11. Mavericks (24-21, LW 9). Dallas went 1-4 on a recent road trip, and the one win took double overtime, some insane Luka Doncic magic and a favorable call late to get there. More than that, Doncic looked exhausted during the trip. Paint over the mural if you want, but the sentiment expressed — that Doncic needs some help — is both true and how many fans feel. The Mavericks are now home for 6-of-8 and have interesting tests this week against. The Heat and the Clippers (they lost to Los Angeles in L.A. last week).
12. Heat (24-21, LW 13). Credit Bam Adebayo for growing his game. A couple of years ago he was a mess in the playoffs when his path to the rim was cut off and he was dared to take a short floater. Now, his floater from 10 feet out is close to automatic, making him much tougher to cover. Don’t read too much into last week’s wins over a shorthanded Bucks team (no Middleton or Antetokounmpo), but you take the wins where you can get them. Fun test coming up this Friday against Luka Doncic and the Mavericks, then next Tuesday against the Celtics.
13. Warriors (22-22, LW 16). It remains one of the strangest stats of a strange NBA season: The Warriors are 17-5 at home and 5-17 on the road. Maybe that is starting to change.
The Warriors are 2-1 so far on their road trip — maybe Stephen Curry was right and playing in front of 68,000 people is just what this team needed to light a fire under them. We all keep waiting for the Warriors to flip the switch, go on a run and climb back up into the top four in the West, maybe that comes now. Of course, doing that while traveling to Boston for a Finals rematch, then taking on a strong Cavaliers team on the second night of a back-to-back will not help matters.
14. Clippers (23-23, LW 14).If you’re looking for bright spots, Kawhi Leonard has played in five consecutive Clippers games for the first time this season. He averaged 28.6 points and 6.8 rebounds a game while playing 36 minutes a night — it’s a step in the right direction. (Both he and Paul George are out Wednesday against the Jazz.) The downside is the Clippers went 2-3 in those games, including a loss to Philadelphia where Los Angeles looked overmatched. The continuity issues remain for this squad. They are looking to add some depth at the trade deadline — a backup center or point guard, help on the wing — but what this team needs more than anything is just guys to play every night and the chance to build some winning habits.
15. Jazz (23-24, LW 17). A lot of trade speculation floating around about the Jazz as possible sellers at the deadline — Mike Conley, Malik Beasley — but they played their way out of the best lottery odds with their hot start to the season, so a tanking pivot makes less sense. There is also talk of the Jazz as buyers at the deadline (John Collins, who would be an odd fit next to Lauri Markkanen). This roster confuses other teams, and it likely confuses Danny Ainge as well, the only smart bet is this roster will look very different in a couple of years. What could be a tough couple of games coming up, but who the Clippers and Nets decide to roll out for those games will determine just how tough they are.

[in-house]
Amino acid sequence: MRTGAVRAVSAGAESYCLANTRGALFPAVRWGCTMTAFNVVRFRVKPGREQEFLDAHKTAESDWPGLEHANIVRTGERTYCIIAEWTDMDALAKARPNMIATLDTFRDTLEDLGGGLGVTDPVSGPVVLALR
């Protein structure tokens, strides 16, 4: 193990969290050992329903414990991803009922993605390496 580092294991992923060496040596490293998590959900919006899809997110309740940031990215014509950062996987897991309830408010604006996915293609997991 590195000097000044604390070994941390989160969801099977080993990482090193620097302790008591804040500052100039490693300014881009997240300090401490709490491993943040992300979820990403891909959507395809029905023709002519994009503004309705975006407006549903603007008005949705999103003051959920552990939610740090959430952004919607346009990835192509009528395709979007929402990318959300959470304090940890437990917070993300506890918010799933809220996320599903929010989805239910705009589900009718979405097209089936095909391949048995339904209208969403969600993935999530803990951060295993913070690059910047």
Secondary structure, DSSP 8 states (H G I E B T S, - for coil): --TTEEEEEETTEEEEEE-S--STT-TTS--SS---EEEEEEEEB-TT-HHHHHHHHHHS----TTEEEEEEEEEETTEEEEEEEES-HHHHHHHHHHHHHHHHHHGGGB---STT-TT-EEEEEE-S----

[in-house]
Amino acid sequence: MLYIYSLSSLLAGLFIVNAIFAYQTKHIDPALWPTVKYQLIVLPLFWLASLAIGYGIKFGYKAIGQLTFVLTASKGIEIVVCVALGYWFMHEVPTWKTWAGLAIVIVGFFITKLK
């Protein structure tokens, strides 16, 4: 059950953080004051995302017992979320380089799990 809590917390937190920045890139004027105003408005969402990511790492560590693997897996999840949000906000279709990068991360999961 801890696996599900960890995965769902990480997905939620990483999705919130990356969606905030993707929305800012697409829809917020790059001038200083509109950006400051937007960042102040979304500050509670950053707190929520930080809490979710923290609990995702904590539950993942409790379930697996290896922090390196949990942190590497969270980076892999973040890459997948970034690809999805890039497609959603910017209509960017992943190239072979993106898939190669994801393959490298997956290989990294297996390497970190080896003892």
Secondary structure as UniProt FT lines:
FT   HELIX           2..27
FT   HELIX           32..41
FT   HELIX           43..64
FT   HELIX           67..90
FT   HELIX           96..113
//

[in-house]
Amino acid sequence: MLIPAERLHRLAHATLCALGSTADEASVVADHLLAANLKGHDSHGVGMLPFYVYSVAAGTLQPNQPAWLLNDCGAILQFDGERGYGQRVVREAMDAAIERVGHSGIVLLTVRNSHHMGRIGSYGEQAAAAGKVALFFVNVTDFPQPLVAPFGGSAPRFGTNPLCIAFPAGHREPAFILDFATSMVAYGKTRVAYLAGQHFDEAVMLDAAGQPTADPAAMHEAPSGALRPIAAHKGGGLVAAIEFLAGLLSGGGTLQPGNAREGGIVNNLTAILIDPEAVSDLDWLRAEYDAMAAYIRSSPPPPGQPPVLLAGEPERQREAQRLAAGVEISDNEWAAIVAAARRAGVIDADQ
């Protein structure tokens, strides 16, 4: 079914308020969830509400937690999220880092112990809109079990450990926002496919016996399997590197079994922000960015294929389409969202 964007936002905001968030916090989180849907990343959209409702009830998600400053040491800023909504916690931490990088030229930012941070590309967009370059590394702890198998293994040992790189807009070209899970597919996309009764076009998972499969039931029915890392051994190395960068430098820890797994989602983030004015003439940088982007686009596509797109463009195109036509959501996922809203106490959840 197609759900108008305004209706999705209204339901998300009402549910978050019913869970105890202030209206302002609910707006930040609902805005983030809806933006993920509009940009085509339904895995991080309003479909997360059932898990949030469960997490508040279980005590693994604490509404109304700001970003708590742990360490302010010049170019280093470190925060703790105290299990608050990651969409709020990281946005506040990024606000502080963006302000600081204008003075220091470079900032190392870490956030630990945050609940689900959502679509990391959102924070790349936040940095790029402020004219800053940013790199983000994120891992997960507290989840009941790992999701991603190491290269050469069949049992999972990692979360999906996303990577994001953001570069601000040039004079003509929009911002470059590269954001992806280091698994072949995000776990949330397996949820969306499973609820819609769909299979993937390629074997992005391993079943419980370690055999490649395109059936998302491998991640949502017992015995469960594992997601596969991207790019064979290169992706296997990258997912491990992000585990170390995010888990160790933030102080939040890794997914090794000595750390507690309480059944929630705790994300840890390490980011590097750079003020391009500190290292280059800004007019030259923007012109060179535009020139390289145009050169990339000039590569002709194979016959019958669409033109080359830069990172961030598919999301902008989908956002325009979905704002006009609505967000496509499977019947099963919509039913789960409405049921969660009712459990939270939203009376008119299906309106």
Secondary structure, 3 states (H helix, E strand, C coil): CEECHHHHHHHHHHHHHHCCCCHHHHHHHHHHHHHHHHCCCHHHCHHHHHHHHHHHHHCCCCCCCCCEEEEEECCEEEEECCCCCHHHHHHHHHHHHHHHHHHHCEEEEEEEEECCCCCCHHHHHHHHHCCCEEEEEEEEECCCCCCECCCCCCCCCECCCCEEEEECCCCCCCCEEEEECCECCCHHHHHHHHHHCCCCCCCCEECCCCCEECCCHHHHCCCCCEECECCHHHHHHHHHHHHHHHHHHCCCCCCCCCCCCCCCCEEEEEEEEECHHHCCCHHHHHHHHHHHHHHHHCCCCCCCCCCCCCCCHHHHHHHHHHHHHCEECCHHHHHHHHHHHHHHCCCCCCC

16. Pacers (23-22, LW 12). How important is Tyrese Haliburton to Indiana? He went down with elbow and knee injuries in the Knicks game last Wednesday and will miss at least a couple of weeks, and the Pacers are 0-4 in those games — with tough ones against the surging Thunder and Nuggets up next. This is a team that many thought would pivot to a tank, but the play of Haliburton and others — hello Bennedict Mathurin — makes it unlikely they move Myles Turner or Buddy Hield at the trade deadline now (although anything is possible).
17. Suns (21-24, LW 15). The Suns are 2-9 since Devin Booker got injured and they have fallen all the way to 12th in the West. On the bright side, Cameron Johnson is set to return this week. The Suns’ slide has them coming up a lot in trade rumors, looking to upgrade at the point while finding a new home for Jae Crowder (the Phoenix front office held off so long on making a move that his value has slid because now teams will get him for less than half a season, plus nobody seems to want to give him the P.J. Tucker-level contract for the next three years that he is asking for).
18. Bulls (20-24, LW 18). The Bulls won three in a row, then lost DeMar DeRozan to a quad strain and promptly lost three in a row. This team lacks consistency, which is one of the reasons they miss Lonzo Ball. He said he hopes to play this season still. “I have really no timetable,” Ball said. “It’s going day by day. I’m trying to just do more every week, pretty much, loading up the workload. I’m finally moving around again so that’s nice, but I don’t really have a timetable.” The Bulls are in Paris for croissants and to play the Pistons on Thursday.